Novak is scathing about most of these attempts, vowing this year to “literally eat the sun” if the elephant-pig AeroMobil, a prototype of which crashed in May, comes out as promised in 2017. “I realise that flying cars have been promised for a century,” he wrote. “But we need to stop fetishising this one symbol as the only true barometer of future-ness. Until we have affordable, driverless vertical take-off and landing vehicles, the flying car will remain a dream for the vast majority of humans on this Earth.”
There are three main—though not mutually exclusive—explanations for our lack of flying cars. The first is technological. In his New York Times article “I Was Promised Flying Cars”, astrophysicist Adam Frank pointed out that of the four physical forces known to humanity, we have mastered only one, electromagnetism. And electromagnetism, while allowing for some incredibly sophisticated and complex devices, isn’t great at getting large objects into the air. To make things fly we primarily use aerofoil design and combustible fuel—both of which are electromagnetic phenomena—but this way of doing things is primitive and not very efficient.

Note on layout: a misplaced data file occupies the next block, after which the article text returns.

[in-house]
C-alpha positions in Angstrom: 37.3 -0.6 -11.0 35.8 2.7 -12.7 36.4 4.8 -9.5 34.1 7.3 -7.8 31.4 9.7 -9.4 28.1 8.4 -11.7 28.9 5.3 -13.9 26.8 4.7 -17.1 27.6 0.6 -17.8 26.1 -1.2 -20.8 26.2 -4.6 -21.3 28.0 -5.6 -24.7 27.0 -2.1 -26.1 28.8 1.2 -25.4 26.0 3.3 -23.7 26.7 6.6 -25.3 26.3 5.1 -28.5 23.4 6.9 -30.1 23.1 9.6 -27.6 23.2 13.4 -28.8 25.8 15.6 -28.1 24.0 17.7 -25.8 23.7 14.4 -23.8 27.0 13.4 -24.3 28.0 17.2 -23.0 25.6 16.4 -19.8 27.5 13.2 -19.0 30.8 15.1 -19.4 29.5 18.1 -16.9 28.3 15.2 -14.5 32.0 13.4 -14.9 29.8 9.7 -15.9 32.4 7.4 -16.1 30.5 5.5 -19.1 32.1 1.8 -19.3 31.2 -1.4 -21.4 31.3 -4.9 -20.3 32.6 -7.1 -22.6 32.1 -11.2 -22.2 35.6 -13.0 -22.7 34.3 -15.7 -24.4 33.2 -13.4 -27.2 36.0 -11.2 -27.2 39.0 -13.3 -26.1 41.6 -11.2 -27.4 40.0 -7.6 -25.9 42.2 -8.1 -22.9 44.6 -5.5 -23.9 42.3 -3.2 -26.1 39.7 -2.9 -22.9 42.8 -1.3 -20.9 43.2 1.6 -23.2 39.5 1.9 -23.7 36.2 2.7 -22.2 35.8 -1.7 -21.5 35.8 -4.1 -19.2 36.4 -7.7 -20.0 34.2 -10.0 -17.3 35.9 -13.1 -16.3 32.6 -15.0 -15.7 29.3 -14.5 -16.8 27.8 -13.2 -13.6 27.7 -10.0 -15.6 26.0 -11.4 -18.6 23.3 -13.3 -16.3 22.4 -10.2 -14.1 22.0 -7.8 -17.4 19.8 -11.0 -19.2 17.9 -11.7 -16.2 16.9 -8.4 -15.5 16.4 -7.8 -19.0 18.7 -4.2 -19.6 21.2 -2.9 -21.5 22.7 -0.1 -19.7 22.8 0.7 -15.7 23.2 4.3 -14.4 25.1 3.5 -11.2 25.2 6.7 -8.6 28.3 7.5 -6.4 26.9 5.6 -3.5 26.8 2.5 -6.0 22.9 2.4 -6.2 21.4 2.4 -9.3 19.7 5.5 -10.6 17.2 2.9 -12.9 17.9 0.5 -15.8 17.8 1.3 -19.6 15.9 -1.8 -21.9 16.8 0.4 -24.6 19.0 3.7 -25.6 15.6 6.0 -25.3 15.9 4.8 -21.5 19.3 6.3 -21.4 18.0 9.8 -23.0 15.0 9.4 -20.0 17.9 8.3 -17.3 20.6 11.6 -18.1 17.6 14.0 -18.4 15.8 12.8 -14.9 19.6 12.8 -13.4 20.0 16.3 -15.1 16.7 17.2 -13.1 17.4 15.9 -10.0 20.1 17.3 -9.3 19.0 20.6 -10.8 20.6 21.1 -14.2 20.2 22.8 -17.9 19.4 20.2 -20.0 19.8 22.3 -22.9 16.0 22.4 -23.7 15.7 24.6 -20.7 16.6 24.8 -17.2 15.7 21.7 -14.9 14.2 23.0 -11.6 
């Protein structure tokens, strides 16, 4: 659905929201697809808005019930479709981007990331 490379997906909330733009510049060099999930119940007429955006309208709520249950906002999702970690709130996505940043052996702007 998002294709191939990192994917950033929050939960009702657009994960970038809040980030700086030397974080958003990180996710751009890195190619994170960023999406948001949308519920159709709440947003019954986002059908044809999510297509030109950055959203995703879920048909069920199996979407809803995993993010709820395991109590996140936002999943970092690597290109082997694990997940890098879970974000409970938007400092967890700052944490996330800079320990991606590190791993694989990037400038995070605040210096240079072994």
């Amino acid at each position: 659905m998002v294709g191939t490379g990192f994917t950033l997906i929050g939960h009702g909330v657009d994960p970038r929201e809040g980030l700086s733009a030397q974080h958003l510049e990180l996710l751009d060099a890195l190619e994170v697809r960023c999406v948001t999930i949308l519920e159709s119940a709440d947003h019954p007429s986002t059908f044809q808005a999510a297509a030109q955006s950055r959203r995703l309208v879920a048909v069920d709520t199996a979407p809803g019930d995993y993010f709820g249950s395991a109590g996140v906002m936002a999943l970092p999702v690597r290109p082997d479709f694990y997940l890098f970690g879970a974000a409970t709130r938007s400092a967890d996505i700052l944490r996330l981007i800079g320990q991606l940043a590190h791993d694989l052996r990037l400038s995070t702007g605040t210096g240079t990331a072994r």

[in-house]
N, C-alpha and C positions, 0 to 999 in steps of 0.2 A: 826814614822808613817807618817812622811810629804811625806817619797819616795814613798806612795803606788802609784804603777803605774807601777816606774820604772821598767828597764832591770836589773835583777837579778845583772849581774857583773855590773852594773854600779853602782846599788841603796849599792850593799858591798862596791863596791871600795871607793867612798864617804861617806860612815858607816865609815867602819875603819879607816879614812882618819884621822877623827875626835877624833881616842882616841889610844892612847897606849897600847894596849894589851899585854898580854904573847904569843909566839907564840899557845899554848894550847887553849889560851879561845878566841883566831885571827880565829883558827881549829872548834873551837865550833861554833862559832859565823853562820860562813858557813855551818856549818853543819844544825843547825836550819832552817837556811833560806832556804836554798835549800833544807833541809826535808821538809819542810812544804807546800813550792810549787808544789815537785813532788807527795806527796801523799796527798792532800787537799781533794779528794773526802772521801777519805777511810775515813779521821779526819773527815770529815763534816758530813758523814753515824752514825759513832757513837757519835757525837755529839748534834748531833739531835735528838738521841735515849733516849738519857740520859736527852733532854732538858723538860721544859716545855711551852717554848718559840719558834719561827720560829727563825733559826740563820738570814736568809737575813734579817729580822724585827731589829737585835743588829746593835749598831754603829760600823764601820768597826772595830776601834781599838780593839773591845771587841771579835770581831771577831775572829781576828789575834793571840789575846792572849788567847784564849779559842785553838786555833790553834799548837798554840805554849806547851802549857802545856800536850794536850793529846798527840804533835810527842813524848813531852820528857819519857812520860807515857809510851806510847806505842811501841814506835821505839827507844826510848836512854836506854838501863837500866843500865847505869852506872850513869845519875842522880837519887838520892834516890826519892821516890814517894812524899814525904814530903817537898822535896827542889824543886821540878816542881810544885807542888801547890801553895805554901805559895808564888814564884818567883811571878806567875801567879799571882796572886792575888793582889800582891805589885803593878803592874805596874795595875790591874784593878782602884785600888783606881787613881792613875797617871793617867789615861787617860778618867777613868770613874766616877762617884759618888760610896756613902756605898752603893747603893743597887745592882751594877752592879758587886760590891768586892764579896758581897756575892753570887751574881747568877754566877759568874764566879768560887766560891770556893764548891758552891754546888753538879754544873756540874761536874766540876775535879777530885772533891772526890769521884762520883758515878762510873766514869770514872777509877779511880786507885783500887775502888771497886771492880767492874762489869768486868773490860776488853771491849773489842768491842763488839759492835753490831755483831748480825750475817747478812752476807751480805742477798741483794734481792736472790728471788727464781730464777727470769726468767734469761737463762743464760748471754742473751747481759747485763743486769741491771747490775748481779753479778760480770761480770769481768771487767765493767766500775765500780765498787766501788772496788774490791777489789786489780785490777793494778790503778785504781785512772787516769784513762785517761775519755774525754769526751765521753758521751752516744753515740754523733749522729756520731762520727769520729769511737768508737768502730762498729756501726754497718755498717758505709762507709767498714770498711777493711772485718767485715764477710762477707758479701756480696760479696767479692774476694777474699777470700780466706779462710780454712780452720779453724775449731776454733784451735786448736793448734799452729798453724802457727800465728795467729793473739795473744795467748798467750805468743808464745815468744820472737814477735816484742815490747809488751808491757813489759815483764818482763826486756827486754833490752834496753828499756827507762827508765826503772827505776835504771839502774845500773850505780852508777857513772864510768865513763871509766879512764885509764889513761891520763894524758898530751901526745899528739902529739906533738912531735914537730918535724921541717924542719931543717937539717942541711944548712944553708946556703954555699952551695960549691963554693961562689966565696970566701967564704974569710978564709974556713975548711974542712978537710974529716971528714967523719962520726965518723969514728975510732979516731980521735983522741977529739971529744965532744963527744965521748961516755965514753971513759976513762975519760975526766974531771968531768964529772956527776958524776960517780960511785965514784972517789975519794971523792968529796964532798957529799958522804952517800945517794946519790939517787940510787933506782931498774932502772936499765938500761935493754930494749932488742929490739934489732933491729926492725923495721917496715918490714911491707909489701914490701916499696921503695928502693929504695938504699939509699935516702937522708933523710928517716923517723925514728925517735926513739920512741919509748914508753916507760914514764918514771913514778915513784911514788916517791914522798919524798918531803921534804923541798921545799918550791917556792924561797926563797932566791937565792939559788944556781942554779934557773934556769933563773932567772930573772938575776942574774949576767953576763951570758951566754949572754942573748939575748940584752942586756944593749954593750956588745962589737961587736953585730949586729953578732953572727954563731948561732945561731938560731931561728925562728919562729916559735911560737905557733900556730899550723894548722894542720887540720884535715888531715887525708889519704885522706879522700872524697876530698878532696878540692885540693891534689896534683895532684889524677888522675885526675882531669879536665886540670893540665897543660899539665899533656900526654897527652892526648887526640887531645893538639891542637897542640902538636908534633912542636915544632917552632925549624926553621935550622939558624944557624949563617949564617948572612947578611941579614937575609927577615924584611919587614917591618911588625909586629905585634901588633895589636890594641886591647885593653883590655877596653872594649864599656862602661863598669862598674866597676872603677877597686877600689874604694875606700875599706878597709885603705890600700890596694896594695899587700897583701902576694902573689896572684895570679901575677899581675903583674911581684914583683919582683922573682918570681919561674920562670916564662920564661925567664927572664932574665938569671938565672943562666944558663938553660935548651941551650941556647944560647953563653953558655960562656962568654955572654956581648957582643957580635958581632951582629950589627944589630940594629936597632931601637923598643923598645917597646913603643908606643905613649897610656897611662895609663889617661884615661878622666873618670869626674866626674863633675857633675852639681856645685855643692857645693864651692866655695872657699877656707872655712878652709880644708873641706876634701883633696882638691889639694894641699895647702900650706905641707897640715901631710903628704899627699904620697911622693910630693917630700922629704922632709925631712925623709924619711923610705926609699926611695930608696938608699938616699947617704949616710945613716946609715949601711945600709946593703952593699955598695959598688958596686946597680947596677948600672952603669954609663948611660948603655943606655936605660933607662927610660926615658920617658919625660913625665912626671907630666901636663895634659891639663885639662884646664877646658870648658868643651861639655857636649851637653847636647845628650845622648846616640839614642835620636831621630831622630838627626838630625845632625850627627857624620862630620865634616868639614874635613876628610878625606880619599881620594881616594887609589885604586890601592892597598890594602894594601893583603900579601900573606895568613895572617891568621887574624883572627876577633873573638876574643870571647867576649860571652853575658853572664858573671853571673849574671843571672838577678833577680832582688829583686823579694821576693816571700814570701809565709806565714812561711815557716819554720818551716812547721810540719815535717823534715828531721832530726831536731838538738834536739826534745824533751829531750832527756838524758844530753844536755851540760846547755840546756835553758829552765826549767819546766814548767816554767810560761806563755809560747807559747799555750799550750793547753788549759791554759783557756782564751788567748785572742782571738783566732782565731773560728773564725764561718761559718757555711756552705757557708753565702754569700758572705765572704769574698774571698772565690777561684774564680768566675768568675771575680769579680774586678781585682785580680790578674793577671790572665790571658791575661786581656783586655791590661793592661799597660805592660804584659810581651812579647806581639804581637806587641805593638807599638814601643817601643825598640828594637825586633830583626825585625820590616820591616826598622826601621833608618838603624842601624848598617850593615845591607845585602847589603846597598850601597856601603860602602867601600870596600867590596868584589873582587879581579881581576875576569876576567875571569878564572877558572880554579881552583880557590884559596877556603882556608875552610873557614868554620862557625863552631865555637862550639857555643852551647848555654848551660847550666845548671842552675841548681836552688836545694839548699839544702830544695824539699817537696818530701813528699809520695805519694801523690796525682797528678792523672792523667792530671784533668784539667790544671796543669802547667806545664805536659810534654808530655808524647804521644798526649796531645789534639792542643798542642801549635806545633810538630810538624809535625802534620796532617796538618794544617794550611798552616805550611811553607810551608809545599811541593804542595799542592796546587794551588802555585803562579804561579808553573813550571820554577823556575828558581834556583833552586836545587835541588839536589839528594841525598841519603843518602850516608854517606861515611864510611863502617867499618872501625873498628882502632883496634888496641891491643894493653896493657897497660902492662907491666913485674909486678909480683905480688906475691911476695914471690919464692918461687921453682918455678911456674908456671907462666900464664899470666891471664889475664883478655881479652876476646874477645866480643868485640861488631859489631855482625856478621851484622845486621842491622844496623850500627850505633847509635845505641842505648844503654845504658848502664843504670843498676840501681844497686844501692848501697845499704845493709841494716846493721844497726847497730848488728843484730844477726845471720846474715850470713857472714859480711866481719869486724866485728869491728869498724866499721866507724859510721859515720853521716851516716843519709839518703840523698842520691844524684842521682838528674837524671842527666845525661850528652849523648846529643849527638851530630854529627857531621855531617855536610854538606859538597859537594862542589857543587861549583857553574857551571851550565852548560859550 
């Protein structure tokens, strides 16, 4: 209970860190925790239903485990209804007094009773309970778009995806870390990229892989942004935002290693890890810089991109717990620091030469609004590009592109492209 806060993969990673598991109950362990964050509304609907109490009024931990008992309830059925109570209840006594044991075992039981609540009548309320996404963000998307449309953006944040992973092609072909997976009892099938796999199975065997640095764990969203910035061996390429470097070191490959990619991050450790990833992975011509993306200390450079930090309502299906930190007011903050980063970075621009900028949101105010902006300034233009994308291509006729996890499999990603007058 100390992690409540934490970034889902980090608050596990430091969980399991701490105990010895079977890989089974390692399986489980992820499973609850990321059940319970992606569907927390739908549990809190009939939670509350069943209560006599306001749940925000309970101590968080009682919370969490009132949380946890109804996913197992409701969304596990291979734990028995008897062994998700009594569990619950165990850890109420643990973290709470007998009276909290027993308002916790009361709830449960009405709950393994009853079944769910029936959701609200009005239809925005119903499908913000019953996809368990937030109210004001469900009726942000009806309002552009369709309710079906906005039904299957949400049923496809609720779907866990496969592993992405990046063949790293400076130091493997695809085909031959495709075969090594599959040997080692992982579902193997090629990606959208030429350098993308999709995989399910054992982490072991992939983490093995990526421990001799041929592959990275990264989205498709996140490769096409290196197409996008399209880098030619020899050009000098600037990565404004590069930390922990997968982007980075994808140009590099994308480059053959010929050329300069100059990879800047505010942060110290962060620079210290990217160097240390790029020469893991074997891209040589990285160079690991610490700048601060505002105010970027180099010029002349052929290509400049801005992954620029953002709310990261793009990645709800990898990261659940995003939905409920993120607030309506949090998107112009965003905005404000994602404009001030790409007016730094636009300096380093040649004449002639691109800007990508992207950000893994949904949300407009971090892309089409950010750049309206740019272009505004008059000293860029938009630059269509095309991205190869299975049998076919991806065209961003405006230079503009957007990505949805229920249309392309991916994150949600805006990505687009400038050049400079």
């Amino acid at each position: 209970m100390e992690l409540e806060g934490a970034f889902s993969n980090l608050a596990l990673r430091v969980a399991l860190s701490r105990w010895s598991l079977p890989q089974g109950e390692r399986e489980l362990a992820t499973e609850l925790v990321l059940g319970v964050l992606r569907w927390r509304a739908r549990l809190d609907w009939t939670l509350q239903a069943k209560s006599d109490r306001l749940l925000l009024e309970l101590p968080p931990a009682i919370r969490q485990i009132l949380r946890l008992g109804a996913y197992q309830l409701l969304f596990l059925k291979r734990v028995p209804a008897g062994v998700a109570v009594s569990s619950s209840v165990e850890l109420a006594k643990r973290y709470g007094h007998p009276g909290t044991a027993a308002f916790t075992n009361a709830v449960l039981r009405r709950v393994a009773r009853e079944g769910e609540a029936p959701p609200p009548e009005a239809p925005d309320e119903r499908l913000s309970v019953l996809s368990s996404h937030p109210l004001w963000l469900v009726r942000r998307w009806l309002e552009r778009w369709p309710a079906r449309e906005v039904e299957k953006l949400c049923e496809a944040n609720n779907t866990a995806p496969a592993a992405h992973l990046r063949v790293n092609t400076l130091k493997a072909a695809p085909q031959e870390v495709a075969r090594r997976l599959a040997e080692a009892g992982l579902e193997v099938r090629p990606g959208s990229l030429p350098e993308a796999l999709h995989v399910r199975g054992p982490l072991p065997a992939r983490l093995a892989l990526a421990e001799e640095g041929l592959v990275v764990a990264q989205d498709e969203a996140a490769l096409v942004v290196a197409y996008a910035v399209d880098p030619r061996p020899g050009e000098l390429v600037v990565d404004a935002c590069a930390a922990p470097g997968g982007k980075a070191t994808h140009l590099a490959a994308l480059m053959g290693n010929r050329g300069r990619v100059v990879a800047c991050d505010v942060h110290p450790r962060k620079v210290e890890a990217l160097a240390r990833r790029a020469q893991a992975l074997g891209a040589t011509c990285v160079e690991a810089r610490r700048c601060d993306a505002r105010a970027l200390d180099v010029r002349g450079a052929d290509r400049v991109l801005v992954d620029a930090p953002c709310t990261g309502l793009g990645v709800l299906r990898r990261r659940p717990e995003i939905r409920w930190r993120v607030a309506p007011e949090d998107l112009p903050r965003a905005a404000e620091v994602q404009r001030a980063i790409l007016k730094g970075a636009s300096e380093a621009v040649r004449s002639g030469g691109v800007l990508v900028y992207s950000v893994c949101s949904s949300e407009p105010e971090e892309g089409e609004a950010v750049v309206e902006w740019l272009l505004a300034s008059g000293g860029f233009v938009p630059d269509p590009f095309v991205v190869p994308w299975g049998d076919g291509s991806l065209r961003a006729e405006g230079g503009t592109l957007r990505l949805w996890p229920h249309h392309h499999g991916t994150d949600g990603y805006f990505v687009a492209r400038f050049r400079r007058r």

Of the three remaining known forces, we have a decent understanding of, and some level of control over, the strong and weak nuclear forces. These forces promise the kind of raw power that would easily—and cleanly—solve almost all of humanity’s energy problems. But modern-day nuclear power plants work on the same principle as 19th-century steam engines: the reaction heats water, which generates steam, which spins turbines. As Frank puts it, “compared with the precision of an electron microscope (or even a grocery-store laser scanner), our handling of nuclear forces is still at the level of slamming rocks together.”
As for the fourth known force, gravity, we still don’t actually understand it—a quantum theory of gravity is one of physics’ great missing pieces. And while we are able to use electromagnetic and, in theory anyway, nuclear forces to help us overcome gravity, we are nowhere near an understanding of how to directly manipulate gravity itself. “All our ways of flying involve a heavy-handed application of the electromagnetic force through fuels and engines,” Frank concluded. “The noise, the danger, the pollution and the inefficiency that accompany the current ways of flying are a testament to our crude approach to defying gravity.” Given these limitations, the flying car has simply never been worth pursuing on a cost-benefit basis.